Filing Pseudonymously: Ohio


  1. Ohio
  1. Ohio

    1. Caselaw

      The Ohio Court of Appeals accepts Doe plaintiffs, but no reported cases outline the procedure or test used to determine whether a plaintiff may proceed pseudonymously. The underlying facts of the Lodi Hospital appeal give some indication of the type of fact pattern for which trial courts may grant permission to proceed pseudonymously, and suggests that some defamation or other privacy-based tort plaintiffs may be able to successfully move for use of pseudonym

      • Doe v. Lodi Hospital, No. 2955-M, 2000 WL 1825095 (Ohio Ct. App. 2000) – The court footnotes the fact that the trial court granted the plaintiff permission to maintain the cause of action under a John Doe pseudonym. Doe was a physician and employee of the defendants, a hospital and a regional physician independent contracting company, who claimed defamation, intentional and negligent infliction of emotional distress, wrongful discharge, and intentional interference with contract stemming from a theft at the hospital. Doe’s picture was indicated by one hospital employee as potentially matching a security film of the thief using the stolen credit card at an ATM. The police then questioned more hospital employees familiar with Doe to verify if he was the individual in the security film; however, one such individual was the director of the independent contracting services. Shortly thereafter, Doe was terminated from employment by the hospital and the independent contracting company.

      Ohio has many other reported cases with Doe plaintiffs, but courts have done little beyond note that the name Doe is a pseudonym.

      • Several cases in which Doe plaintiffs bring claims from infection of stigmatizing diseases: Doe v. Hi-Stat Mfg. Co., Inc., 2001 WL 1782657 (Ohio Ct. App. 2001) (Doe, janitor, infected by Hepatitis C while working); Doe v. University of Cincinnati, 538 N.E.2d 419 (Ohio Ct. App. 1989) (Doe infected with HIV from blood transfusion).

      • Doe plaintiff brings claims for unconsented HIV test in Doe v. Ohio State Univ. Hosp. & Clinics, 663 N.E.2d 1369 (Ohio Ct. App. 1995).

      • Cases involving medical conditions or records also have Doe plaintiffs: Doe v. Blue Cross/Blue Shield of Ohio, 607 N.E.2d 492 (Ohio Ct. App. 1992) (minor Doe admitted to hospital for suicide; claim for insurance payment); Stone v. City of Stow, No. 14691, 1991 WL 11365 (Ohio Ct. App. 1991) (Does take drugs for ADD and contest state registry for drug users); Doe v. Mount Carmel Health Systems, No. 03AP-413, 2004 WL 557333 (Ohio Ct. App. 2004) (Doe sues when his visit to hospital from work injury results in doctor revealing he is cross-dresser and not a woman to his employer); Doe v. University Hospitals of Cleveland, No. 61391, 1992 WL 333157 (Ohio Ct. App. 1992) (Doe’s claims arise from his sexual re-assignment surgery).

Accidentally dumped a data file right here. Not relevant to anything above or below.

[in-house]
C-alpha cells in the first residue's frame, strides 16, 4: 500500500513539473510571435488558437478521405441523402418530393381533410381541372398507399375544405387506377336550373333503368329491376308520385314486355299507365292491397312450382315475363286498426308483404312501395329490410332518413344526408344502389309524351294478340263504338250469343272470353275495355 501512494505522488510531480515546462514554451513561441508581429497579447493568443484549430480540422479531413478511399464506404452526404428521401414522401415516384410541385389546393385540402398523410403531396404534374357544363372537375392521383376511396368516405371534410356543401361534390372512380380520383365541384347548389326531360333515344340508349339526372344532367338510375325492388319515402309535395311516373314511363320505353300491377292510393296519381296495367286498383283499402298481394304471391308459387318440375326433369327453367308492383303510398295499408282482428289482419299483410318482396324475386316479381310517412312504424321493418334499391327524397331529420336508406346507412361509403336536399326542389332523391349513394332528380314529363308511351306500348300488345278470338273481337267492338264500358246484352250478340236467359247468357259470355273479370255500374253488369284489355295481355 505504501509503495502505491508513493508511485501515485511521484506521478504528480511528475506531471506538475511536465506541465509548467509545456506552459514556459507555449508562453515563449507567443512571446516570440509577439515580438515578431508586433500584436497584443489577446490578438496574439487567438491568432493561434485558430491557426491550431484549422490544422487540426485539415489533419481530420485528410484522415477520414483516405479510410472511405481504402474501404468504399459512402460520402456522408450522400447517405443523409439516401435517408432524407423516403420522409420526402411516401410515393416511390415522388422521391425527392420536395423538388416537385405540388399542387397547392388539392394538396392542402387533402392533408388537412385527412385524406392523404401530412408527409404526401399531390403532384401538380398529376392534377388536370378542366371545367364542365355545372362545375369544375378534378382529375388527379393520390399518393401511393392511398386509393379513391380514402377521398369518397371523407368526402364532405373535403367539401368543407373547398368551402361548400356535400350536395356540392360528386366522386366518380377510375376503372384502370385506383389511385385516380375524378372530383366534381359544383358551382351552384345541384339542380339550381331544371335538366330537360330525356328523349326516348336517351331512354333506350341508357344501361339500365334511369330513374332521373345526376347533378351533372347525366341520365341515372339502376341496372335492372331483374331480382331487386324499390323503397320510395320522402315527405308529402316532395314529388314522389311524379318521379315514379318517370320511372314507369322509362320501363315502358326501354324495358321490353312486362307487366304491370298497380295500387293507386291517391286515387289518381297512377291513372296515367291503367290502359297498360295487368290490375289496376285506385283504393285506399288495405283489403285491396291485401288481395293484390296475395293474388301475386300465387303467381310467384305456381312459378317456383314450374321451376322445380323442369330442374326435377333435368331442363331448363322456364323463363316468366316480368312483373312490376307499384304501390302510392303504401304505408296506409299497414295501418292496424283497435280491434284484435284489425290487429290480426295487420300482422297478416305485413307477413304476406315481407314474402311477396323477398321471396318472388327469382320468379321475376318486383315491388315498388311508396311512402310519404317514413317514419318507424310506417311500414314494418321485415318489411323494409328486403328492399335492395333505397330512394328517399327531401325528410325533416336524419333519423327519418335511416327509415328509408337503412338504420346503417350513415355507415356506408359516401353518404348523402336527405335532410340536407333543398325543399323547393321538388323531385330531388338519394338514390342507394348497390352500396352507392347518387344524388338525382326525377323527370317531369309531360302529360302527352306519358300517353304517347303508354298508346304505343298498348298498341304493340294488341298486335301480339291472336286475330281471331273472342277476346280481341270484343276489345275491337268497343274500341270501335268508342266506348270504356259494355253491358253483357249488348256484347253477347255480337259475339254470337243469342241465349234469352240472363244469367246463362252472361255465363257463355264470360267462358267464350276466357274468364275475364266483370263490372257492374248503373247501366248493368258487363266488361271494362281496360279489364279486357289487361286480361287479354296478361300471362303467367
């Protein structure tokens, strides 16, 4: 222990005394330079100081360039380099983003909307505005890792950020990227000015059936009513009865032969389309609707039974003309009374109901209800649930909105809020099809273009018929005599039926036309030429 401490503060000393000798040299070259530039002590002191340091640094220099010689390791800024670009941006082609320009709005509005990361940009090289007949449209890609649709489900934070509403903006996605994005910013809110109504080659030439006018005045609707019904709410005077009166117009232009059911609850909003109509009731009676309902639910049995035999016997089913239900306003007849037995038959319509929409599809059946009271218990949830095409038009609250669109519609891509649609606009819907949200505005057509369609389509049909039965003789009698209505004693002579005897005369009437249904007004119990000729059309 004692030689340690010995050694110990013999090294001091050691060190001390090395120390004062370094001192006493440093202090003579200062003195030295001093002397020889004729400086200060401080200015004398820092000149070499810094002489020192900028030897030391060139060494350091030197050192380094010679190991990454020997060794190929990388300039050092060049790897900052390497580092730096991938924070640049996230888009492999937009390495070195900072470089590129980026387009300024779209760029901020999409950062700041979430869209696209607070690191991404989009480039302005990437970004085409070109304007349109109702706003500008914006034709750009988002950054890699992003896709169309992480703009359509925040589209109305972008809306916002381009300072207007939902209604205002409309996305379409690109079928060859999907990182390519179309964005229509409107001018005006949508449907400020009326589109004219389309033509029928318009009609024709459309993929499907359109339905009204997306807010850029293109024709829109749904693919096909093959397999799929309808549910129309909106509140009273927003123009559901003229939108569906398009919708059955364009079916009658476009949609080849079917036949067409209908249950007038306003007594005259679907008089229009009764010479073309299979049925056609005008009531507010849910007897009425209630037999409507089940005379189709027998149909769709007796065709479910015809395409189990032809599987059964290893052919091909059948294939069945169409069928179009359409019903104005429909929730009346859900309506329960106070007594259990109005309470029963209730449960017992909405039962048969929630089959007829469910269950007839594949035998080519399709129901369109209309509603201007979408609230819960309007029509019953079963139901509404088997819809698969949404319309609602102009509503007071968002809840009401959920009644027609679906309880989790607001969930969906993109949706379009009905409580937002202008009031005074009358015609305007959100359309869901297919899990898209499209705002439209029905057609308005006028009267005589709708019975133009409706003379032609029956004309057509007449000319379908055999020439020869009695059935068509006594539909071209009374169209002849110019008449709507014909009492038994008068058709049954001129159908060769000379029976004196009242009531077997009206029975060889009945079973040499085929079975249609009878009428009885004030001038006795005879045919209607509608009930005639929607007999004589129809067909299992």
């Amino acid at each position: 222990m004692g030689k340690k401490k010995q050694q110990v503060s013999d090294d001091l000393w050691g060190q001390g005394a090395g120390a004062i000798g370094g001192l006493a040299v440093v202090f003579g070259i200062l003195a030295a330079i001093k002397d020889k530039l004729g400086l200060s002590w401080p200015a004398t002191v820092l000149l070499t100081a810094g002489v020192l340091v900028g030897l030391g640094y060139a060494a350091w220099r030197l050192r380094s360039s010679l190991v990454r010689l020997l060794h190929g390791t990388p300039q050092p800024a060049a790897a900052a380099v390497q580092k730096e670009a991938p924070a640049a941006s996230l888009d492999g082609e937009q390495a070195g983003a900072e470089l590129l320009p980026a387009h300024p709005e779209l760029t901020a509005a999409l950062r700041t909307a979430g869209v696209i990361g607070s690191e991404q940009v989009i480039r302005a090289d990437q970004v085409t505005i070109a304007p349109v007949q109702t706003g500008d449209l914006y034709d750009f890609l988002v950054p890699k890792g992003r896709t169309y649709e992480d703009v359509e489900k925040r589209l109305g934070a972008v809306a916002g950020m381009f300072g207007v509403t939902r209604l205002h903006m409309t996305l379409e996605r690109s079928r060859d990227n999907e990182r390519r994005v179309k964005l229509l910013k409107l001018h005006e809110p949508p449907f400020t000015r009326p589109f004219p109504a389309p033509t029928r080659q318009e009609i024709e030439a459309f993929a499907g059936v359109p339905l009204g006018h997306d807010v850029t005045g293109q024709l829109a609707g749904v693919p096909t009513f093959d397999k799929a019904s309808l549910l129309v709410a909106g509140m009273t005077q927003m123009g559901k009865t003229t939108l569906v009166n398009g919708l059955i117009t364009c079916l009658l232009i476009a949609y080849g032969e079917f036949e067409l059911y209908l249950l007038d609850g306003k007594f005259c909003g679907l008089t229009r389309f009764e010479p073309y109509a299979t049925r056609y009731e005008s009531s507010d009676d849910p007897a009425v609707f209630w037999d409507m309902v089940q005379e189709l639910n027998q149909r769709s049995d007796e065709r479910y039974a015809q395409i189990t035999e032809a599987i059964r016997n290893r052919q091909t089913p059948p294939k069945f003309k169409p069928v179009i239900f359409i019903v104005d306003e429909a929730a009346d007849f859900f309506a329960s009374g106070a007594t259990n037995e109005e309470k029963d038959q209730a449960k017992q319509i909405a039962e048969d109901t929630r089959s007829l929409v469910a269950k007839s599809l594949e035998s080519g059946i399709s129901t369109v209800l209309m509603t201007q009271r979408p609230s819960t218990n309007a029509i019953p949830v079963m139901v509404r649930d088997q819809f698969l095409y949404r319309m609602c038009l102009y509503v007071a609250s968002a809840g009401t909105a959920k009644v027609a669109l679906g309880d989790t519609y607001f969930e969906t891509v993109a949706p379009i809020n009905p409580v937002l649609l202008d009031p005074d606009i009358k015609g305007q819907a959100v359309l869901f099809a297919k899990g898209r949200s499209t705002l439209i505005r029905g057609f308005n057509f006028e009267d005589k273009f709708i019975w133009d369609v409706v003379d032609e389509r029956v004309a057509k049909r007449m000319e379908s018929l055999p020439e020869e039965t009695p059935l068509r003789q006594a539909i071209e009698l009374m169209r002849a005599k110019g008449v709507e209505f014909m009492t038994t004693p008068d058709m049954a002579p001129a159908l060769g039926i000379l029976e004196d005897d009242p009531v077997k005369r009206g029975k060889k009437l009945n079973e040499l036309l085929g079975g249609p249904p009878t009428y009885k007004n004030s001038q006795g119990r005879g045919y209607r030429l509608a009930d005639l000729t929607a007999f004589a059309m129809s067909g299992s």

• Cases involving sexual abuse of minors. See, e.g., Doe v. Massillon City School Dist., No. 2006CA00227, 2007 WL 1651438 (Ohio Ct. App. 2007) (Doe children molested by chess tutor brought to school); Doe v. Archdiocese of Cincinnati, 849 N.E.2d 268 (Ohio 2006) (Doe sues for sexual abuse by priest dating from when he was a child). But see also Doe v. Blaney, No. C-950093, 1995 WL 763623 (Ohio Ct. App. 1995) (John Doe is minor sexually abused by landlord’s son; all names are revealed in the opinion). And sexual assault of adults. See, e.g., Doe v. Cub Foods of Ohio, Inc., No. 94APE07-1005, 1995 WL 318776 (Ohio Ct. App. 1995) (Doe assaulted in parking lot; assailant steals wallet and learns address and rapes her at home weeks later; Doe then self-mutilates due to post-traumatic disorder).

      • Family law. See, e.g., Doe v. State Board of Health, Not Reported in N.E.2d, 1985 WL 6712 (Ohio Ct. App. 1985) (Doe is a married woman but she and husband want paternity of her newborn recorded as Roe, another man).

    2. Filing Requirements & Availability of Court Records

      OHIO CIV. R. 10 (2010): Form of Pleadings

      “ . . .In the complaint the title of the action shall include the names and addresses of all the parties . . . .”

      Ohio opinions are searchable back to 1992 at (last visited Apr. 20, 2010).

    ↑ Back to top